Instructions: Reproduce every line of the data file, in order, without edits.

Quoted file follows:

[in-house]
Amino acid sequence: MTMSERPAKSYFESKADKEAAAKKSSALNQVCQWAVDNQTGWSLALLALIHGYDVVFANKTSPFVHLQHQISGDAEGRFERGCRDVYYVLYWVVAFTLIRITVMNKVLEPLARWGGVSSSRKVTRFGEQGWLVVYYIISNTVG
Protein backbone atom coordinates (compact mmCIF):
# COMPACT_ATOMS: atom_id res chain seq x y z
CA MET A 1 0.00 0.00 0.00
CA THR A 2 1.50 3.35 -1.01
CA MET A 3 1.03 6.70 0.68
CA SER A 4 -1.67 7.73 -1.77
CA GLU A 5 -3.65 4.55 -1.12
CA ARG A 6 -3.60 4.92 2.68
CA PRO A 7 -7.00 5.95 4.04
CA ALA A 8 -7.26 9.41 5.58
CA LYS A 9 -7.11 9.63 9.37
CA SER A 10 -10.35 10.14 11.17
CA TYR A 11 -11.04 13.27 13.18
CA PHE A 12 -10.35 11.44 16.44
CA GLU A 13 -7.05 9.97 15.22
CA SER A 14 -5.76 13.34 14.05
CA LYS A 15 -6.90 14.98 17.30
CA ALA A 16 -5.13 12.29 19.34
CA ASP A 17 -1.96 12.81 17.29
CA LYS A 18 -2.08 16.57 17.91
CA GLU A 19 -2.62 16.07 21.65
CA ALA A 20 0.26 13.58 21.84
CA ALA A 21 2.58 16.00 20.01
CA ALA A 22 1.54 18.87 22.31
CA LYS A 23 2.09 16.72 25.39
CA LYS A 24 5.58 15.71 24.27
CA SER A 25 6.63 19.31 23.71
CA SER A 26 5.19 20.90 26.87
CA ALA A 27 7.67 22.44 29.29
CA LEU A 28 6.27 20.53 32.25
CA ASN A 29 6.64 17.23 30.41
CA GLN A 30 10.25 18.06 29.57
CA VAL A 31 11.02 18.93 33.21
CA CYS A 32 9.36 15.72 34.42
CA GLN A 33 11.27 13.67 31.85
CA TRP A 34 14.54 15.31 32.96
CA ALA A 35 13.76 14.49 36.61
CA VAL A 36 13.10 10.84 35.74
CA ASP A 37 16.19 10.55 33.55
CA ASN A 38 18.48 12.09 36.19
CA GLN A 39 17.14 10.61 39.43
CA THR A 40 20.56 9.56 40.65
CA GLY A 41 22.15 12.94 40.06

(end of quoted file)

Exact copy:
[in-house]
Amino acid sequence: MTMSERPAKSYFESKADKEAAAKKSSALNQVCQWAVDNQTGWSLALLALIHGYDVVFANKTSPFVHLQHQISGDAEGRFERGCRDVYYVLYWVVAFTLIRITVMNKVLEPLARWGGVSSSRKVTRFGEQGWLVVYYIISNTVG
Protein backbone atom coordinates (compact mmCIF):
# COMPACT_ATOMS: atom_id res chain seq x y z
CA MET A 1 0.00 0.00 0.00
CA THR A 2 1.50 3.35 -1.01
CA MET A 3 1.03 6.70 0.68
CA SER A 4 -1.67 7.73 -1.77
CA GLU A 5 -3.65 4.55 -1.12
CA ARG A 6 -3.60 4.92 2.68
CA PRO A 7 -7.00 5.95 4.04
CA ALA A 8 -7.26 9.41 5.58
CA LYS A 9 -7.11 9.63 9.37
CA SER A 10 -10.35 10.14 11.17
CA TYR A 11 -11.04 13.27 13.18
CA PHE A 12 -10.35 11.44 16.44
CA GLU A 13 -7.05 9.97 15.22
CA SER A 14 -5.76 13.34 14.05
CA LYS A 15 -6.90 14.98 17.30
CA ALA A 16 -5.13 12.29 19.34
CA ASP A 17 -1.96 12.81 17.29
CA LYS A 18 -2.08 16.57 17.91
CA GLU A 19 -2.62 16.07 21.65
CA ALA A 20 0.26 13.58 21.84
CA ALA A 21 2.58 16.00 20.01
CA ALA A 22 1.54 18.87 22.31
CA LYS A 23 2.09 16.72 25.39
CA LYS A 24 5.58 15.71 24.27
CA SER A 25 6.63 19.31 23.71
CA SER A 26 5.19 20.90 26.87
CA ALA A 27 7.67 22.44 29.29
CA LEU A 28 6.27 20.53 32.25
CA ASN A 29 6.64 17.23 30.41
CA GLN A 30 10.25 18.06 29.57
CA VAL A 31 11.02 18.93 33.21
CA CYS A 32 9.36 15.72 34.42
CA GLN A 33 11.27 13.67 31.85
CA TRP A 34 14.54 15.31 32.96
CA ALA A 35 13.76 14.49 36.61
CA VAL A 36 13.10 10.84 35.74
CA ASP A 37 16.19 10.55 33.55
CA ASN A 38 18.48 12.09 36.19
CA GLN A 39 17.14 10.61 39.43
CA THR A 40 20.56 9.56 40.65
CA GLY A 41 22.15 12.94 40.06